7. [Drinking behaviors and patterns among floating population aged 18-59 years old in China, 2012].

    Science.gov (United States)

    Li, Yichong; Zhang, Mei; Jiang, Yong; Deng, Qian; Zhao, Yinjun; Huang, Zhengjing; Zeng, Xinying; Wang, Limin

    2014-11-01

    To understand the drinking behaviors and patterns among floating population in China. Floating population were selected through multistage clustering sampling method, stratified by 6 major industries in 170 counties and districts from 31 provinces/autonomous regions, and Xinjiang Construction Corps, in mainland China. Design-based methods were adopted to analyze the drinking behavior in subpopulations. A total of 48 697 floating population aged 18-59 years were included in the study. The overall prevalence rate of drinking was 51.7% with 71.9% in men and 24.7% in women, in the last 12 months. Among those who ever drank, the weekly drinking prevalence and daily alcohol intake were 53.9% and 18.7 g in males while 16.7% and 4.1 g in females, respectively, among those floating population. Weekly drinking prevalence rates, for both genders, increased along with the increase of age (P population from the construction industry had the highest prevalence rates on items as weekly drinking, daily alcohol intake and prevalence of unhealthy drinking behaviors, except for hazardous drinking behaviors. Drinking behavior was prevalent among floating population in China. Significant difference was seen between genders. Unhealthy drinking behaviors varied greatly among male drinkers at different age groups or education levels as well as among those working in the different industries.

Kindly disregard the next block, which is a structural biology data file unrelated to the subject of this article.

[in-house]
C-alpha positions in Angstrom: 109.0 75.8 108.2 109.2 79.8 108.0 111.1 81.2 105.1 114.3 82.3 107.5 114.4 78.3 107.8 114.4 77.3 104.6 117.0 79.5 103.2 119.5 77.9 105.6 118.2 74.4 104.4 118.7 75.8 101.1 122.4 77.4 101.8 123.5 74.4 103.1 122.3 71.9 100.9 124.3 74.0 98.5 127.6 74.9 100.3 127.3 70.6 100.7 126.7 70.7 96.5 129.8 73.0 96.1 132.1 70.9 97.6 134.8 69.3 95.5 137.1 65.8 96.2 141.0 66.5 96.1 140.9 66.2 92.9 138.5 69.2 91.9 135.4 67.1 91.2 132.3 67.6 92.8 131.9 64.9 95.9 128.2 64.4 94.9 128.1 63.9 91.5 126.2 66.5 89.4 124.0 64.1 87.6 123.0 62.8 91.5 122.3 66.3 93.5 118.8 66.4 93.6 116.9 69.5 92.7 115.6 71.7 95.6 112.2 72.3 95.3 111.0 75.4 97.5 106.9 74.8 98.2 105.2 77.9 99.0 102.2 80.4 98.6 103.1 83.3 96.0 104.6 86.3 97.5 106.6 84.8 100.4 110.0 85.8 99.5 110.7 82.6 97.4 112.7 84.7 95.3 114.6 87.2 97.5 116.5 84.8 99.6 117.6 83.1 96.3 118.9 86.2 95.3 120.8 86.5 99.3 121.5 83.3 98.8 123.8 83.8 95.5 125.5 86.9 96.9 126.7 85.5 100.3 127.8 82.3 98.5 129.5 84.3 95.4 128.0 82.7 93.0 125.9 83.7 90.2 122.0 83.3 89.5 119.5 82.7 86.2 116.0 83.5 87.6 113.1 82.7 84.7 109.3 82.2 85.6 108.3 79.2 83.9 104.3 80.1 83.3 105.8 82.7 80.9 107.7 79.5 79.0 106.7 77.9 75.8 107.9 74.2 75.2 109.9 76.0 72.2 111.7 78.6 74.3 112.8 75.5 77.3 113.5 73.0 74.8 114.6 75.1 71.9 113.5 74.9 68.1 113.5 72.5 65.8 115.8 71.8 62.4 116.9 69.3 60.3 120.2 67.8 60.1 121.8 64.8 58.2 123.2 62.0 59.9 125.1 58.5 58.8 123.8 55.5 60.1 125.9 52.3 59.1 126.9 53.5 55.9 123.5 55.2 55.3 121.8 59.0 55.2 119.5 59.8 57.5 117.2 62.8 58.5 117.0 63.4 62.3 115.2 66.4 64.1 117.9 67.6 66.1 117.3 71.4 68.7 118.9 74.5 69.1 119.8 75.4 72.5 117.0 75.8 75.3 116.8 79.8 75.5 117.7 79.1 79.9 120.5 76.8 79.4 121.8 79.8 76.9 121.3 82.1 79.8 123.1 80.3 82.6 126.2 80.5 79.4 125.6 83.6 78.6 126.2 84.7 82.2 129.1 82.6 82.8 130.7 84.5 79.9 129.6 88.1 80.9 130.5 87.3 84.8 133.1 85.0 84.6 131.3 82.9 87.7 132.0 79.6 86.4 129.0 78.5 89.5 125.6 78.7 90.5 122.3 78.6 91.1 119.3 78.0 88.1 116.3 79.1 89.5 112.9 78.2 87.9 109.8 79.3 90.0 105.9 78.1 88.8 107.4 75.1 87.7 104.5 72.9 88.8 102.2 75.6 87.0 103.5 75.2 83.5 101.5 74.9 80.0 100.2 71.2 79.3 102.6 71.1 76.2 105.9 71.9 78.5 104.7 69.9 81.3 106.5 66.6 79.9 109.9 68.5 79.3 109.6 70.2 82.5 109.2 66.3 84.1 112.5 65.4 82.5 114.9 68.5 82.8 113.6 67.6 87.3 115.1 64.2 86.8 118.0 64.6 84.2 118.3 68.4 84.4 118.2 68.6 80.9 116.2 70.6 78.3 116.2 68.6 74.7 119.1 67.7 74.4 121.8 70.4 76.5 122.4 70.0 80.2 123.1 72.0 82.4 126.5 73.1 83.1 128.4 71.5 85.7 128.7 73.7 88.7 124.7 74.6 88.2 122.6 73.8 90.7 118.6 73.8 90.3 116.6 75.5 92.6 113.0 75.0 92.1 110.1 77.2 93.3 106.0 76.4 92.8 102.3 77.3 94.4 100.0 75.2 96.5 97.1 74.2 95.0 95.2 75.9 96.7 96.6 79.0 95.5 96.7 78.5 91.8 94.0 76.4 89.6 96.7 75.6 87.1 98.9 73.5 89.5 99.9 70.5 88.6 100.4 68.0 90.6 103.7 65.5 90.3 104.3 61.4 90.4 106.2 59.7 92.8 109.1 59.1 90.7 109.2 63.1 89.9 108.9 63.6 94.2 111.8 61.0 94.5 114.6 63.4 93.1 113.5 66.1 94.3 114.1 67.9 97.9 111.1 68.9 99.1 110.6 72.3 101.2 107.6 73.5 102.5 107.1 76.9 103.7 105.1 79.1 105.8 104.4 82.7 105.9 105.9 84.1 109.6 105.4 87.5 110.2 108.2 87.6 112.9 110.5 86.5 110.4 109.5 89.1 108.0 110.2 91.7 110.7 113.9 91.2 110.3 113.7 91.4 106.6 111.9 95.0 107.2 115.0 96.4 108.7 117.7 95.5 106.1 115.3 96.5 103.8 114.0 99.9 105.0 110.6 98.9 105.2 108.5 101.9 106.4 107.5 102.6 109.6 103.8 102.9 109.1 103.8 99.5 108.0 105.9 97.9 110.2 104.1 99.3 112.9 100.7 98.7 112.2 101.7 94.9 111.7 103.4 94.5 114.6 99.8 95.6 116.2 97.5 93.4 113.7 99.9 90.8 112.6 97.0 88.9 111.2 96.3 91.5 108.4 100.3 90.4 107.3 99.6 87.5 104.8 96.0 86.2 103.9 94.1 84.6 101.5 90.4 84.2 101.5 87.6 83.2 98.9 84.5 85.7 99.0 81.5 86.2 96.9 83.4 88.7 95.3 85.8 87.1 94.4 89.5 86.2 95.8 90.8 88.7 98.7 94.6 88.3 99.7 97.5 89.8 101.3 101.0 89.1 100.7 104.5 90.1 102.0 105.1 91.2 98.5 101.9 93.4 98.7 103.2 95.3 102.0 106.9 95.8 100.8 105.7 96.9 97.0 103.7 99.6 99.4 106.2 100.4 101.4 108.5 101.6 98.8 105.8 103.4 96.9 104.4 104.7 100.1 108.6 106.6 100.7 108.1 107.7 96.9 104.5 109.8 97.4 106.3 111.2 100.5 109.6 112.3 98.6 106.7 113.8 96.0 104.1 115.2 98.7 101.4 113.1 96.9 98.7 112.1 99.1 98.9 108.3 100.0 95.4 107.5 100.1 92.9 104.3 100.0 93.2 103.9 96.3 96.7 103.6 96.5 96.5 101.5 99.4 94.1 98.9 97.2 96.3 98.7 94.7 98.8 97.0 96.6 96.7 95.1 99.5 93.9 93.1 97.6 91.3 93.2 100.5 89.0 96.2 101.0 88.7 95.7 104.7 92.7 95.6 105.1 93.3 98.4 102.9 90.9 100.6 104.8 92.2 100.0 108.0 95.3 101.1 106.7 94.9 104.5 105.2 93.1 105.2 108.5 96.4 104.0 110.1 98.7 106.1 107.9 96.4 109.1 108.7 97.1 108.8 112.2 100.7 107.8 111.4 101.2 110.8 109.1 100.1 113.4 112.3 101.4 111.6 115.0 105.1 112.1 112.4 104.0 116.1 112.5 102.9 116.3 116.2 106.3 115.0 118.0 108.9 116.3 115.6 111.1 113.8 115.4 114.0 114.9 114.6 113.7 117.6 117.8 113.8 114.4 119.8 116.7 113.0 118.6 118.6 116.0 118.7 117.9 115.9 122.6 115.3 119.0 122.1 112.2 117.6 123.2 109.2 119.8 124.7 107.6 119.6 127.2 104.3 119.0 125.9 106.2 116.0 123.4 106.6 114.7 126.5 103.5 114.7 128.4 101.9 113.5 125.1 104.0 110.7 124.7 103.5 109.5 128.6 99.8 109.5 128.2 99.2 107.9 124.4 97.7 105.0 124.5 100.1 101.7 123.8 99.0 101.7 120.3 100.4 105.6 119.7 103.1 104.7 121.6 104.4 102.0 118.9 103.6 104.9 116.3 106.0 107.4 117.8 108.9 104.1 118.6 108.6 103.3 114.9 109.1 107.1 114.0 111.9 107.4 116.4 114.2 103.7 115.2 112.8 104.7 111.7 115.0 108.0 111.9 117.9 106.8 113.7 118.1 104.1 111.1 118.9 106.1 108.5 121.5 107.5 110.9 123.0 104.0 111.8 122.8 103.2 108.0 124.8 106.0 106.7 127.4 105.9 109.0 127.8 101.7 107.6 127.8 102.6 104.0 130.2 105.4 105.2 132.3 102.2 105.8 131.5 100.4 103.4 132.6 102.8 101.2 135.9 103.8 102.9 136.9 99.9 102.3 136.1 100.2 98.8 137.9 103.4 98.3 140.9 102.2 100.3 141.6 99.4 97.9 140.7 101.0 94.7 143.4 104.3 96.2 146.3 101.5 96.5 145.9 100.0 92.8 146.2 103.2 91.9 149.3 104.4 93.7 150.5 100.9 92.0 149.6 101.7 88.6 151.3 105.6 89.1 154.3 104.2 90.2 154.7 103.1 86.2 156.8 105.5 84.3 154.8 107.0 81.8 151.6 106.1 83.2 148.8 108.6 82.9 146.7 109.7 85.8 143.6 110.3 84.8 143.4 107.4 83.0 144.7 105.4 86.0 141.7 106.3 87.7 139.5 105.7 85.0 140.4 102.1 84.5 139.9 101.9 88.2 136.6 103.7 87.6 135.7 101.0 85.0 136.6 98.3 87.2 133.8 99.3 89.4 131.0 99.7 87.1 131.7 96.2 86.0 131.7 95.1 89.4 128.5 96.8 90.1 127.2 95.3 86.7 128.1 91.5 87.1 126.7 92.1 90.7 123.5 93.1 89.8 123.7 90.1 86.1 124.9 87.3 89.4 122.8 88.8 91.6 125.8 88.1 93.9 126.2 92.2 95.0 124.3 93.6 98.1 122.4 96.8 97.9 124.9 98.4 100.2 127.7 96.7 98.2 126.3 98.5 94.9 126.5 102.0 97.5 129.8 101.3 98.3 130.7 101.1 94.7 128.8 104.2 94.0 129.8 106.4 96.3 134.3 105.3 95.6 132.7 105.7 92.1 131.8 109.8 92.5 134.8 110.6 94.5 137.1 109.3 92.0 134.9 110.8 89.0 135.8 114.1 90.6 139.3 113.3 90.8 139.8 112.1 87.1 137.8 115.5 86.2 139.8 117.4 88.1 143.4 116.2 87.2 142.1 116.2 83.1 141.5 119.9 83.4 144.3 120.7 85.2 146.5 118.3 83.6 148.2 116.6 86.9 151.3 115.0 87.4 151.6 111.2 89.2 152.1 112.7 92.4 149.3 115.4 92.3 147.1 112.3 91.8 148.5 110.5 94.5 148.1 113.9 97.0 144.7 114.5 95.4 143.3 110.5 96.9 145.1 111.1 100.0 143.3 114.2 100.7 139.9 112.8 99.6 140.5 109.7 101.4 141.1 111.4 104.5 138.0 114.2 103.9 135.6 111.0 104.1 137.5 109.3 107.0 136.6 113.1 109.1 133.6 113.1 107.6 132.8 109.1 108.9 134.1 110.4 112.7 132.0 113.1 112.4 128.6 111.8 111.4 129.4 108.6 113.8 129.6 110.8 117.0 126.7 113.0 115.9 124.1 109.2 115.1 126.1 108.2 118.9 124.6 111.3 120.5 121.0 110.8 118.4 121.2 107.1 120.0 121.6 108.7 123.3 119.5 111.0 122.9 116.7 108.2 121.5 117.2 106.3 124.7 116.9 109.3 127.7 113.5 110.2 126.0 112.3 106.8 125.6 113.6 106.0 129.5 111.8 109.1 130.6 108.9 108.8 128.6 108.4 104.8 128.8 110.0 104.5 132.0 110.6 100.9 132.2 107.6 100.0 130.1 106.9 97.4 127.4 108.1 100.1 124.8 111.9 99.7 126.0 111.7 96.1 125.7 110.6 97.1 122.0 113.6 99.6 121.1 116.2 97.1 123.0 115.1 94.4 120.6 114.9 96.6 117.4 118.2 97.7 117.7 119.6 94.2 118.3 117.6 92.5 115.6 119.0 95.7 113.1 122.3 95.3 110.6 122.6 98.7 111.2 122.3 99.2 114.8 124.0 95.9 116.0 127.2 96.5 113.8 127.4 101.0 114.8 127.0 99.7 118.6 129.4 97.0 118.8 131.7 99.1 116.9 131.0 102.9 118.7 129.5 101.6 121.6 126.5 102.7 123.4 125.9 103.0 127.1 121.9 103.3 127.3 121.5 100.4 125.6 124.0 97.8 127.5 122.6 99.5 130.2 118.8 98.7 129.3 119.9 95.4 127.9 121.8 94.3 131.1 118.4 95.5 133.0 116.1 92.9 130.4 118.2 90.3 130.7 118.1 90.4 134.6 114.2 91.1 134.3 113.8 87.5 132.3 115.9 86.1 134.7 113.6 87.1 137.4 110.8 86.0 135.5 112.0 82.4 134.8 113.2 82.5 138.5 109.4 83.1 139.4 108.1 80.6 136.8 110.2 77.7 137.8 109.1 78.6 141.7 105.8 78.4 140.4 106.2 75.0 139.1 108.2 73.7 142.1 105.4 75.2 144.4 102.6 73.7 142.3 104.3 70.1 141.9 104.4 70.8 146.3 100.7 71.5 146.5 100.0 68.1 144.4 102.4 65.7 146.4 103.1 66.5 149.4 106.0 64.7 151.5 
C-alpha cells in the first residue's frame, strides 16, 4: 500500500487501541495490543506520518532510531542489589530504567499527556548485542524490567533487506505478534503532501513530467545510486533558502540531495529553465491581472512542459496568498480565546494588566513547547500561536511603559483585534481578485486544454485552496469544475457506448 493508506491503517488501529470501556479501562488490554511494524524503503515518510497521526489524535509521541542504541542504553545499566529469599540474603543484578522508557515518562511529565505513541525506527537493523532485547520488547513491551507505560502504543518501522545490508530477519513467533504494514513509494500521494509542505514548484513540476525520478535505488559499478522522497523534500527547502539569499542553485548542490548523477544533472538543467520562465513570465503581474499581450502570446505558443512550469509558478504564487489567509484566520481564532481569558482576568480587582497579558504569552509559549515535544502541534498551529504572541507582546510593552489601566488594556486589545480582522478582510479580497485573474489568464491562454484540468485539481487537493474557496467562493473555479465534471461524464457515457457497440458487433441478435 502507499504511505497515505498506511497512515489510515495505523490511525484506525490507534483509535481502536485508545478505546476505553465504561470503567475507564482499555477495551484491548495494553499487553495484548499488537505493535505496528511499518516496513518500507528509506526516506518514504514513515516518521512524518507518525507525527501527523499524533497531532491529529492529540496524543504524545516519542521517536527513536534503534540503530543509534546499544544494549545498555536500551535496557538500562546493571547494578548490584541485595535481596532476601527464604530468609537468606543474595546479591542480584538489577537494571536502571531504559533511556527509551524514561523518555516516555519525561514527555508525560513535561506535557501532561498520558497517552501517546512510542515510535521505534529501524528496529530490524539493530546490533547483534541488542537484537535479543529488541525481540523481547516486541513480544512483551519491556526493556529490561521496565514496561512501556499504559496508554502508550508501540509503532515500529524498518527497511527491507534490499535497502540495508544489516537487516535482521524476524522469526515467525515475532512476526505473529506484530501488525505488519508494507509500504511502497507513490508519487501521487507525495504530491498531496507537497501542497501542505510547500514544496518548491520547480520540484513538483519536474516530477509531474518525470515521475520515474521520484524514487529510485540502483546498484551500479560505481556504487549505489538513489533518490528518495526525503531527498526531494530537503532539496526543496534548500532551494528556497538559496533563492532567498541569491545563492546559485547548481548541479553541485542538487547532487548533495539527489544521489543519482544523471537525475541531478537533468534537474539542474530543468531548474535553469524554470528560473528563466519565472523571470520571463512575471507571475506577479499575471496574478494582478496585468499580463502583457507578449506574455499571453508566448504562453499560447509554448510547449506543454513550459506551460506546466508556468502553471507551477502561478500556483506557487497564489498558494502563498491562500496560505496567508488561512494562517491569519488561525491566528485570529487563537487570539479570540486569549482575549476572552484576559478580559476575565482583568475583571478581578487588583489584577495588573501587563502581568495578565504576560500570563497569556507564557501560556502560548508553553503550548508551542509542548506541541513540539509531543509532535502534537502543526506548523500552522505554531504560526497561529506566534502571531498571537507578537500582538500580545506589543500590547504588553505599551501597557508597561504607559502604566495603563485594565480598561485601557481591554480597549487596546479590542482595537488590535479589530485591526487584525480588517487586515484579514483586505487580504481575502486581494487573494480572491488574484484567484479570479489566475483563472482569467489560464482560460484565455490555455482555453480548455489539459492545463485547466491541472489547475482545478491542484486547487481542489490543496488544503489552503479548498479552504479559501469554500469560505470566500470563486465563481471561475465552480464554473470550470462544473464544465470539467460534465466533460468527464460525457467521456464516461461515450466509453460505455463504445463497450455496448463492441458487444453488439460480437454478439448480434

8. Modeling tracers of young stellar population age in star-forming galaxies

    Energy Technology Data Exchange (ETDEWEB)

    Levesque, Emily M. [CASA, Department of Astrophysical and Planetary Sciences, University of Colorado 389-UCB, Boulder, CO 80309 (United States); Leitherer, Claus, E-mail: Emily.Levesque@colorado.edu [Space Telescope Science Institute, 3700 San Martin Drive, Baltimore, MD 21218 (United States)

    2013-12-20

    The young stellar population of a star-forming galaxy is the primary engine driving its radiative properties. As a result, the age of a galaxy's youngest generation of stars is critical for a detailed understanding of its star formation history, stellar content, and evolutionary state. Here we present predicted equivalent widths for the Hβ, Hα, and Brγ recombination lines as a function of stellar population age. The equivalent widths are produced by the latest generations of stellar evolutionary tracks and the Starburst99 stellar population synthesis code, and are the first to fully account for the combined effects of both nebular emission and continuum absorption produced by the synthetic stellar population. Our grid of model stellar populations spans six metallicities (0.001 < Z < 0.04), two treatments of star formation history (a 10{sup 6} M {sub ☉} instantaneous burst and a continuous star formation rate of 1 M {sub ☉} yr{sup –1}), and two different treatments of initial rotation rate (v {sub rot} = 0.0v {sub crit} and 0.4v {sub crit}). We also investigate the effects of varying the initial mass function. Given constraints on galaxy metallicity, our predicted equivalent widths can be applied to observations of star-forming galaxies to approximate the age of their young stellar populations.

  9. A stochastic step model of replicative senescence explains ROS production rate in ageing cell populations.

    Directory of Open Access Journals (Sweden)

    Conor Lawless